News Story

Saving Infant Lives in Ghana

During a five-day series of lectures, tests and practical sessions, The Church of Jesus Christ of Latter-day Saints recently sponsored and provided successful neonatal resuscitation training to more than 100 doctors, nurses and midwives in Ghana.

The World Health Organization estimates that 1 million newborns die each year of breathing difficulties. Proper neonatal resuscitation training (NRT) is crucial to prevent this tragedy, and it requires careful planning and implementation.  

LDS Charities, the humanitarian arm of the Church, has been sending a number of volunteers to teach health care providers in developing countries the skills they need to help these babies breathe.

Using the “train-the-trainer” approach, a team of three LDS Charities medical specialists instructed 32 physicians from hospitals and clinics throughout Ghana in an advanced course of newborn resuscitation techniques.

These doctors will, in turn, train other physicians within their jurisdiction, using training materials and clinical equipment provided by the Church.

The visiting medical team, with the help of some of the earlier-trained Ghanaian practitioners, also taught proper lifesaving skills to 70 nurses and midwives, side by side, using a newer level of training called “Helping Babies Breathe (HBB)”.  

“One of the most impressive parts of this project was the quality of the core nucleus of Ghanaian trainers,” said Dr. George Groberg, one of the neonatal specialists training in Ghana.        

“It seemed they had a sense of ownership and were already in position where they had access to a network of health care in the nation and they were well respected in their roles,” he added.

A key concept of HBB is “The Golden Minute”: Within one minute of birth, a baby should be breathing well or should be ventilated with a bag and mask. The Golden Minute identifies the steps a birth attendant must take immediately after birth to evaluate the baby and stimulate breathing.

Part of the comprehensive training included realistic newborn simulators (manikins) with ability to imitate an umbilical pulse, bag-mask ventilators, and new-style nose and mouth bulb suction devices that can be cleaned by boiling or autoclave.

Easily transportable bags of training equipment were donated to participants so they may effectively train others. At least one hand-operated resuscitator was provided for each clinical setting to ensure the new techniques can be applied.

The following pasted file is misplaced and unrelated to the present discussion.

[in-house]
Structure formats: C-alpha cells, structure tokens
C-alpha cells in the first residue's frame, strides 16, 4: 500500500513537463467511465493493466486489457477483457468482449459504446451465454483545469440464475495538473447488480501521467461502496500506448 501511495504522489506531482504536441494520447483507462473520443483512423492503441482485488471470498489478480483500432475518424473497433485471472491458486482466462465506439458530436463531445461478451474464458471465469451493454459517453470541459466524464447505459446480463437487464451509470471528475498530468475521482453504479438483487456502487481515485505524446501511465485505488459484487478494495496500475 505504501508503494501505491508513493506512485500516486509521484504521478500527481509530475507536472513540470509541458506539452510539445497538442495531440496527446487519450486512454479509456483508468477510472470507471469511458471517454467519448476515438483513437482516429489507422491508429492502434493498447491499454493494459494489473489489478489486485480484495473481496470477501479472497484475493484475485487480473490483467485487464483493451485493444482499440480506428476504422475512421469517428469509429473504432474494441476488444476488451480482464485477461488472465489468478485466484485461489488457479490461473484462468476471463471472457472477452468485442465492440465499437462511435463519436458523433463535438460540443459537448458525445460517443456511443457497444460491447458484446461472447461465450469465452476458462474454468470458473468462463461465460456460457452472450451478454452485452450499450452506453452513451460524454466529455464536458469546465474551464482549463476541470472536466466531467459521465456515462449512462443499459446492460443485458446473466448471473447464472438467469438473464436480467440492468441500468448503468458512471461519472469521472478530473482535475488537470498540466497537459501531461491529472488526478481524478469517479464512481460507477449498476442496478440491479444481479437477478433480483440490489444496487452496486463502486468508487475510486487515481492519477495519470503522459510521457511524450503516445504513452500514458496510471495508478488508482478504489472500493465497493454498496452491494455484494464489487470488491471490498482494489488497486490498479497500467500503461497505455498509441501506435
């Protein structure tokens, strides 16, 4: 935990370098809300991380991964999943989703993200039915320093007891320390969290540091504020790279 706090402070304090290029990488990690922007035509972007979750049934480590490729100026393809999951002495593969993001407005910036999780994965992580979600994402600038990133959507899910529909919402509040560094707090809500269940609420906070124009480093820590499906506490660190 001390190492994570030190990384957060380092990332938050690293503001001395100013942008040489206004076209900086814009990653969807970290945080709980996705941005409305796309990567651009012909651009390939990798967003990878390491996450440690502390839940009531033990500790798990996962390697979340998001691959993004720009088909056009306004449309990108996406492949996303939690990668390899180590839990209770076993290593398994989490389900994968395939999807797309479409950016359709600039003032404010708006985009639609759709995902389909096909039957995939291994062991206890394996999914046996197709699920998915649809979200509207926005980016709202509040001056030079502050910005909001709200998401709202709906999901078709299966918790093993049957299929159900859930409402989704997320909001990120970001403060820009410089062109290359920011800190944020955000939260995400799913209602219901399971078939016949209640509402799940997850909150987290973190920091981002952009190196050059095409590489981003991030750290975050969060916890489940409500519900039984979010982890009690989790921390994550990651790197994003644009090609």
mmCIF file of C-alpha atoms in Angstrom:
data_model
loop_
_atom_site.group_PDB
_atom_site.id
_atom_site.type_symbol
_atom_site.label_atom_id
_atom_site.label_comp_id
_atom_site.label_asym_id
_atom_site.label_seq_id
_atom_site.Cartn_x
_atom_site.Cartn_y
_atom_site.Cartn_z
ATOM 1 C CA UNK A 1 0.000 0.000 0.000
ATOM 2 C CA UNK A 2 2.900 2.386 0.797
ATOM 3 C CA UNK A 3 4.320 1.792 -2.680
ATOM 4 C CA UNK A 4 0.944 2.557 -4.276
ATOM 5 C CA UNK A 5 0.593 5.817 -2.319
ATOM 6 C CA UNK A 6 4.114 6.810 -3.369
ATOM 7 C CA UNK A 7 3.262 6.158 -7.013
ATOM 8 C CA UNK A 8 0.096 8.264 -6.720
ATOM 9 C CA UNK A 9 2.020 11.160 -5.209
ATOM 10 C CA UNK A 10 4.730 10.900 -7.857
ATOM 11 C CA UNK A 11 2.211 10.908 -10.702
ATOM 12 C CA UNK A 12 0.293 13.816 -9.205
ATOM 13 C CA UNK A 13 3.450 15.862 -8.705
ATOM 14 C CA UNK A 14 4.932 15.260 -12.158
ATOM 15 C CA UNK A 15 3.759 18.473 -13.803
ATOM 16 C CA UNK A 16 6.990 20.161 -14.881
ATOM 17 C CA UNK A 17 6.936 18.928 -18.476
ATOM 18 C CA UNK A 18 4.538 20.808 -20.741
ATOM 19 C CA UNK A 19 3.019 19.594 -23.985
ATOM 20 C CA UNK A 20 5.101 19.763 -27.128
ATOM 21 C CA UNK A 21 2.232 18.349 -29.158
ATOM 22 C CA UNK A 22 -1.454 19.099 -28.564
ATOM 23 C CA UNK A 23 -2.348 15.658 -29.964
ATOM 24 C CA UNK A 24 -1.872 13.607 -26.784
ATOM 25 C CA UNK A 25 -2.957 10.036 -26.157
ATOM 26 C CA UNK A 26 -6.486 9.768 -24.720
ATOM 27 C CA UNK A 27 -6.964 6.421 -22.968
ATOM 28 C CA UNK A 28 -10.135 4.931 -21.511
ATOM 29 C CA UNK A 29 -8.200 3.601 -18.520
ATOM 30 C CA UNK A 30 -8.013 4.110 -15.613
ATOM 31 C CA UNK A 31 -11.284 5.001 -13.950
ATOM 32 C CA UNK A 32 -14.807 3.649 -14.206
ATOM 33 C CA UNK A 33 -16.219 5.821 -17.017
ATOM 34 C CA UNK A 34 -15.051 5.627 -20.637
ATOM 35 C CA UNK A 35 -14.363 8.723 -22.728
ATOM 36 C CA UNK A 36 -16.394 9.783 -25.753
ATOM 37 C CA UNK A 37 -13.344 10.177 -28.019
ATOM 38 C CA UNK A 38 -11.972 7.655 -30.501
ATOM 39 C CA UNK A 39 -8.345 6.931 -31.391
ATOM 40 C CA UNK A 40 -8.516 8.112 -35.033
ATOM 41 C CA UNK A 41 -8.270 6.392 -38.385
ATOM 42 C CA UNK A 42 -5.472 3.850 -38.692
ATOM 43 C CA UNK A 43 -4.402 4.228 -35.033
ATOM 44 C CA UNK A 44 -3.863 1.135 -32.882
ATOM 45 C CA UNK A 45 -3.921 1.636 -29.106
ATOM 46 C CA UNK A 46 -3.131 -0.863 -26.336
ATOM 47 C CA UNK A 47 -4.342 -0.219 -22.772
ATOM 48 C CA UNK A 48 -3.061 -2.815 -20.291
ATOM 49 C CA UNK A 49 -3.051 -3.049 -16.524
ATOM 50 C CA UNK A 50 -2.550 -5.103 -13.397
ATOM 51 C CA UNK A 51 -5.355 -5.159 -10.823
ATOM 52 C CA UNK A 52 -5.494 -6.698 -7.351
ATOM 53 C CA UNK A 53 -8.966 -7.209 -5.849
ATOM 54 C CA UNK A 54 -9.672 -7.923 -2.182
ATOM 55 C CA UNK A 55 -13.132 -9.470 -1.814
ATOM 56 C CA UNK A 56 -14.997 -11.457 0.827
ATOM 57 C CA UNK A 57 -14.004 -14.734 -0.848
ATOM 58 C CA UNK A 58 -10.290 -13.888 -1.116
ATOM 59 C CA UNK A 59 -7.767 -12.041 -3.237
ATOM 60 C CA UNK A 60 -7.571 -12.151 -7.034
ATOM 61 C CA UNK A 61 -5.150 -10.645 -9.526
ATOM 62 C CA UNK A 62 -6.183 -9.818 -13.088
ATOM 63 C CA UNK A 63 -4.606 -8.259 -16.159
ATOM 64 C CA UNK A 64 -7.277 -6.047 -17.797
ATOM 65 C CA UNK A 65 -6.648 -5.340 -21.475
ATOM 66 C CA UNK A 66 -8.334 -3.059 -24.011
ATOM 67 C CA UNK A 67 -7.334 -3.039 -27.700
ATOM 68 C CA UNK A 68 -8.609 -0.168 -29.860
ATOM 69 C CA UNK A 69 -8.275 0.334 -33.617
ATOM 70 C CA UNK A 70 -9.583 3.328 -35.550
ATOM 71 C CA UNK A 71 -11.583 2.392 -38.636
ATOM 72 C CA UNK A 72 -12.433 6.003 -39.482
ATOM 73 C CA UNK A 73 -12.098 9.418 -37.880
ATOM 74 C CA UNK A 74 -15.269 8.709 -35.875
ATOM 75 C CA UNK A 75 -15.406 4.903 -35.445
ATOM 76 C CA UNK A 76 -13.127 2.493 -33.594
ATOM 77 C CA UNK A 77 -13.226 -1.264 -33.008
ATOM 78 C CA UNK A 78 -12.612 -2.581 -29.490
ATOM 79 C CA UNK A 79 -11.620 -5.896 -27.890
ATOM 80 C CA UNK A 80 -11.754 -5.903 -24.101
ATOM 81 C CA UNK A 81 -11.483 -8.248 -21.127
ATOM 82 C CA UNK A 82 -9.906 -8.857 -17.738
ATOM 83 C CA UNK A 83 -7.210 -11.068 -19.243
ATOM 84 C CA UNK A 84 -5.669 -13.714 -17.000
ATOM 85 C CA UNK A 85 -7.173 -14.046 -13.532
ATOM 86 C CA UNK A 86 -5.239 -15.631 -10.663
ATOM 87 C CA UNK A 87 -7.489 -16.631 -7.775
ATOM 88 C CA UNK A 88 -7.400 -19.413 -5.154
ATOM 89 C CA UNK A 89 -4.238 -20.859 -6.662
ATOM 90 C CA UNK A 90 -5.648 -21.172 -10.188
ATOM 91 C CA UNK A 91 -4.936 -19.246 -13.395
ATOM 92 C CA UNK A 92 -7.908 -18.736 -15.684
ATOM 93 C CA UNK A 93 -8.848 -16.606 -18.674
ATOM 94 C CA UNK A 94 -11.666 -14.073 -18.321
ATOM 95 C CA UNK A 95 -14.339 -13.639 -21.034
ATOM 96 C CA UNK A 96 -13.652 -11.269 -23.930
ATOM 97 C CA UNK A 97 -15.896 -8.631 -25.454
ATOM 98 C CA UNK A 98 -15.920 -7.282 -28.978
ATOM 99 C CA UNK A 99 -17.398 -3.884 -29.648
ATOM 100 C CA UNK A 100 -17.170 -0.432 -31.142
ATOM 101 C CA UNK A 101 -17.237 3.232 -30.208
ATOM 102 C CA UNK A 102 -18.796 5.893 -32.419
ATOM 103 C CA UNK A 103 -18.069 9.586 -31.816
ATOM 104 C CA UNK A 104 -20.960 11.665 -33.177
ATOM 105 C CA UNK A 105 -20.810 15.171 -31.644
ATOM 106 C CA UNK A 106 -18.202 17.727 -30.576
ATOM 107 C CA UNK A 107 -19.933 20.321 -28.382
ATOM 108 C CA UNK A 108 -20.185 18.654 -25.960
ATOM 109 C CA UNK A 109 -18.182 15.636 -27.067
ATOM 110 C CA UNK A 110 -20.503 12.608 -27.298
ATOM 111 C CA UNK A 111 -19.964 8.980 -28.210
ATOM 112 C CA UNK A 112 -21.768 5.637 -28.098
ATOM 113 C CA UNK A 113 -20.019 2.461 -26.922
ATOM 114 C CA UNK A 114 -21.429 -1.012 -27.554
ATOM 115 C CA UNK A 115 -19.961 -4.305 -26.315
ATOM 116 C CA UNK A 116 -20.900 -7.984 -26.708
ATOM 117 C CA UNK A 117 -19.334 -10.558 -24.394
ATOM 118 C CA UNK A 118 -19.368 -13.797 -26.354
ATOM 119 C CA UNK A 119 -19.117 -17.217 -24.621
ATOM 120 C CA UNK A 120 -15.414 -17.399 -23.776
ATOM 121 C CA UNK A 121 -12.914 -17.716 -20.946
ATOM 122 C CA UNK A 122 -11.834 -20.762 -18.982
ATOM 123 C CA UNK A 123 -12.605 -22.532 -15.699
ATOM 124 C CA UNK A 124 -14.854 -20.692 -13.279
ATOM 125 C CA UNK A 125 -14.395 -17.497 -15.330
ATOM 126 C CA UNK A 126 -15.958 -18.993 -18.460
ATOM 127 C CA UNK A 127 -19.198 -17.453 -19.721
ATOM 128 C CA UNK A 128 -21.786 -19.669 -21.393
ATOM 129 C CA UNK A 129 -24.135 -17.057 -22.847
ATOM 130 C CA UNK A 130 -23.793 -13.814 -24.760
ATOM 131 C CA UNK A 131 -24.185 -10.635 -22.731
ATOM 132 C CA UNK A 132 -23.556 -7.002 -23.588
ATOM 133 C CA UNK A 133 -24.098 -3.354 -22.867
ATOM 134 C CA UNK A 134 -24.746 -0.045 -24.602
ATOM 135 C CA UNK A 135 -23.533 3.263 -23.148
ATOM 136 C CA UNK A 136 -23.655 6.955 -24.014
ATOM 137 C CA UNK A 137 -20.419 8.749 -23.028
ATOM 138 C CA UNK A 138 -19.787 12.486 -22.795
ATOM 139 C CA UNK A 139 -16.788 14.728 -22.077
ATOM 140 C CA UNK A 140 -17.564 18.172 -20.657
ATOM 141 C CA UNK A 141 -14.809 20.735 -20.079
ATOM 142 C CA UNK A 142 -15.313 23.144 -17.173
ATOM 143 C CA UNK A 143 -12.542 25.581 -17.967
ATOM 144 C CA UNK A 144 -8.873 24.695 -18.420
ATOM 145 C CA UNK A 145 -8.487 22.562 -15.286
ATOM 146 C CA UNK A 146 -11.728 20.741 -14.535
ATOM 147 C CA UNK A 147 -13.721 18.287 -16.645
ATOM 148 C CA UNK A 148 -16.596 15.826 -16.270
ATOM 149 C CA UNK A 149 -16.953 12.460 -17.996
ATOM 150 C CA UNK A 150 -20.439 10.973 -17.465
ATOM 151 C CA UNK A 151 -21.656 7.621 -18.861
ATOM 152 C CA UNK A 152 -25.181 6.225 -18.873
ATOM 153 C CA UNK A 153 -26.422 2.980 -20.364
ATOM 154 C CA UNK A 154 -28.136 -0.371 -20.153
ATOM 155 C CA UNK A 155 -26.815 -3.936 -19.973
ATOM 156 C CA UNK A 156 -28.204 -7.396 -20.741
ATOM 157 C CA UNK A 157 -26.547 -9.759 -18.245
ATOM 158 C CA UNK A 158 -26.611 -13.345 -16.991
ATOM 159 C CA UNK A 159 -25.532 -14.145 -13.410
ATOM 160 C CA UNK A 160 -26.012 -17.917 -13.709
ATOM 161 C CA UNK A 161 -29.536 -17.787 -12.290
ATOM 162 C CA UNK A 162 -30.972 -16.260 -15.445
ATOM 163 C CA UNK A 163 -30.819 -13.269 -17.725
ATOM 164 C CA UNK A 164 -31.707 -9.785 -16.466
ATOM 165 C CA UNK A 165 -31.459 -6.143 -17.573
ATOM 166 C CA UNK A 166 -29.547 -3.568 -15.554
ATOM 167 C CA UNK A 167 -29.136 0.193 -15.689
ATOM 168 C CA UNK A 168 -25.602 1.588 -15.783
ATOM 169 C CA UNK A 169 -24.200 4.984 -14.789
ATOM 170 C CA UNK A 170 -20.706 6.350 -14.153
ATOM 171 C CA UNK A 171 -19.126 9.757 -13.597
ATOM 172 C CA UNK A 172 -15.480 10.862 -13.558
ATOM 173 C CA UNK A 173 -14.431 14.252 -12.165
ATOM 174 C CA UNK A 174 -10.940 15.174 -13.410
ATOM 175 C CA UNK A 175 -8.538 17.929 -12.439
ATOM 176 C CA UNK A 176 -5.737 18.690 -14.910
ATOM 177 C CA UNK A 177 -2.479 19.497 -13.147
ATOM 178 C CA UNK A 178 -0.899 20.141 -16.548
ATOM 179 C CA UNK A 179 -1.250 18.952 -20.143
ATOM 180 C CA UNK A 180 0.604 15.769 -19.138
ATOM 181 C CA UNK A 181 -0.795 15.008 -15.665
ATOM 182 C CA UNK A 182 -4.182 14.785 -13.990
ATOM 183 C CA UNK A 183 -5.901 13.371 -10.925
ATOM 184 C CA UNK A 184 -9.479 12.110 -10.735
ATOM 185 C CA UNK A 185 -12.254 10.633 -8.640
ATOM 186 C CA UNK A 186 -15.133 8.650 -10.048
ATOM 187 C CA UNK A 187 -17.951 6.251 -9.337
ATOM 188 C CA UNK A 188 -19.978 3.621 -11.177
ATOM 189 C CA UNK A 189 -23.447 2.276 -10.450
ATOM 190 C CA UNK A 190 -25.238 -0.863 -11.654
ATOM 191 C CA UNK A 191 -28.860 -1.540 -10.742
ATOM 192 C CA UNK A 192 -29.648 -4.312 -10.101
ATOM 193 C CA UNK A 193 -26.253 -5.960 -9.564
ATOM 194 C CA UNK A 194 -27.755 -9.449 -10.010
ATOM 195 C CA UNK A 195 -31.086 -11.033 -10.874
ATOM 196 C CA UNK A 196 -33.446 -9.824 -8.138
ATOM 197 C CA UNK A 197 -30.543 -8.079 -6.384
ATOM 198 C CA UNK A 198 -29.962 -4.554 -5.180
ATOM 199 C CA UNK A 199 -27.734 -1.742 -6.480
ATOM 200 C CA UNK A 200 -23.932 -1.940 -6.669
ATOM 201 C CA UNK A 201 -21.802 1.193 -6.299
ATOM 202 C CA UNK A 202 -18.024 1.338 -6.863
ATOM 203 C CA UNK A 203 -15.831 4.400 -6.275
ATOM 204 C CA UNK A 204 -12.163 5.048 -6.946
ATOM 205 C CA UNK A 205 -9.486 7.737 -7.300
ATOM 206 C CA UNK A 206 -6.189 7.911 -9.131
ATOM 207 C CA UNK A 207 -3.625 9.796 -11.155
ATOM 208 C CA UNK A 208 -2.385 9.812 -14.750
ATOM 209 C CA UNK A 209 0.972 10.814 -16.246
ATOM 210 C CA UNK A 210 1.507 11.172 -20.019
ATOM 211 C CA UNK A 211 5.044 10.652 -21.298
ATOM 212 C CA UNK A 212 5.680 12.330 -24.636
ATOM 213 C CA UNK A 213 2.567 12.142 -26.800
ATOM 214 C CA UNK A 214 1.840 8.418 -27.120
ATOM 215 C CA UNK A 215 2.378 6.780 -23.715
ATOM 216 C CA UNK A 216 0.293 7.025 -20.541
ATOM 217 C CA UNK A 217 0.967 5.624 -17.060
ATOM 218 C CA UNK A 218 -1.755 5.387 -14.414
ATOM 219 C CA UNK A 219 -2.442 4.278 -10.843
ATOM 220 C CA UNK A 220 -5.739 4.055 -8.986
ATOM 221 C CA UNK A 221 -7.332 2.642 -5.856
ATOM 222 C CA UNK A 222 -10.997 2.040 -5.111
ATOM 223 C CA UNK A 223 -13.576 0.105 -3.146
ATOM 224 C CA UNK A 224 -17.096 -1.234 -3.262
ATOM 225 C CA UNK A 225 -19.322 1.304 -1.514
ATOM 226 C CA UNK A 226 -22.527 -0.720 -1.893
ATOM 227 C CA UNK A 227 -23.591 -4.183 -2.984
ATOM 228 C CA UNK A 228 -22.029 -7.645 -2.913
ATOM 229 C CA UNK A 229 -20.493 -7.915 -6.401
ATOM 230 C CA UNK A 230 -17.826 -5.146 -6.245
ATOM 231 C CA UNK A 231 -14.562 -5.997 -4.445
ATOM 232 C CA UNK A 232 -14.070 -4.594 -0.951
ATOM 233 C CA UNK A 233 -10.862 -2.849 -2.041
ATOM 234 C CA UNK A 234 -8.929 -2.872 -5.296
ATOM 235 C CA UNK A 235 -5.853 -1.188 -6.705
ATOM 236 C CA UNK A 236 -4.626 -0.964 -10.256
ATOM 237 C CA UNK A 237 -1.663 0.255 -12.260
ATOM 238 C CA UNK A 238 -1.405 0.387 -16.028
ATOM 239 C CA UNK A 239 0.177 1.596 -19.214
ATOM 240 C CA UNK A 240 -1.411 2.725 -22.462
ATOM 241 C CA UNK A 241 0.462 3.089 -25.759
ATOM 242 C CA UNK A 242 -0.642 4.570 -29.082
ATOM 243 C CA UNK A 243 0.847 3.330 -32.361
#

Each person who attended the training was encouraged to train ten other people so that the training can reach as many people as possible and have a more effective impact.

Isaac Ferguson, technical specialist for the NRT and HBB training in Ghana, said that three Ghanaian doctors from the Paediatric Society of Ghana (PSOG) were impressive contributors and made sure the results of the training were realized.

Dr. Joycelyn Dame Assimeng, NRT program coordinator, responded to concerns and followed up on details of the program.

Dr. Nana Okai Brako, Local NRT champion, spent the entire week teaching and coaching on NRT principles and creating a sense of urgency about getting out to train others.

Dr. Ebenezer Badoe, PSOG President, coordinated with the entire medical community in Ghana to make the program successful. He encouraged participants to come from all regions of Ghana.

“Every child has the right to the best possible start in life,” emphasized Dr. Badoe. “The training has already had a positive impact on both the Ministry of Health and the Ghana Health Service senior personnel by renewing their energies to train more people in neonatal resuscitation.”

Midwives, nurses and doctors who are responsible for the care of new babies feel very keenly the joy of success when they are able to help new babies breathe and the pain of failure when they cannot.

“This training has been very valuable,” said Serwah Amoah, a nurse at Korle-Bu Teaching Hospital. “It has equipped us to make a change in our practice. The skills acquired will enable us to deliver quality care.”

Elder Edward Dube, a senior leader of the Church in the West Africa area, congratulated the participants for taking time to attend the training course to gain important skills in helping to decrease Ghana’s infant mortality rate.

Local dignitaries attending the closing ceremony included Dr. Linda Vanotoo, Medical Director, Greater Accra Region; and Sarah Bamfo, Deputy Director, Clinical Care, Greater Accra Region.

“When you go back to your work places,” remarked Dr. Vanotoo to the participants of the training, “please tell people what you have learned. We want to wish you well in helping babies survive. We are all champions of babies in Ghana.”

A Ghanaian online news website, GraphicOnline, also published a story on the Church's neonatal resuscitation training in Ghana. The full article can be found here.



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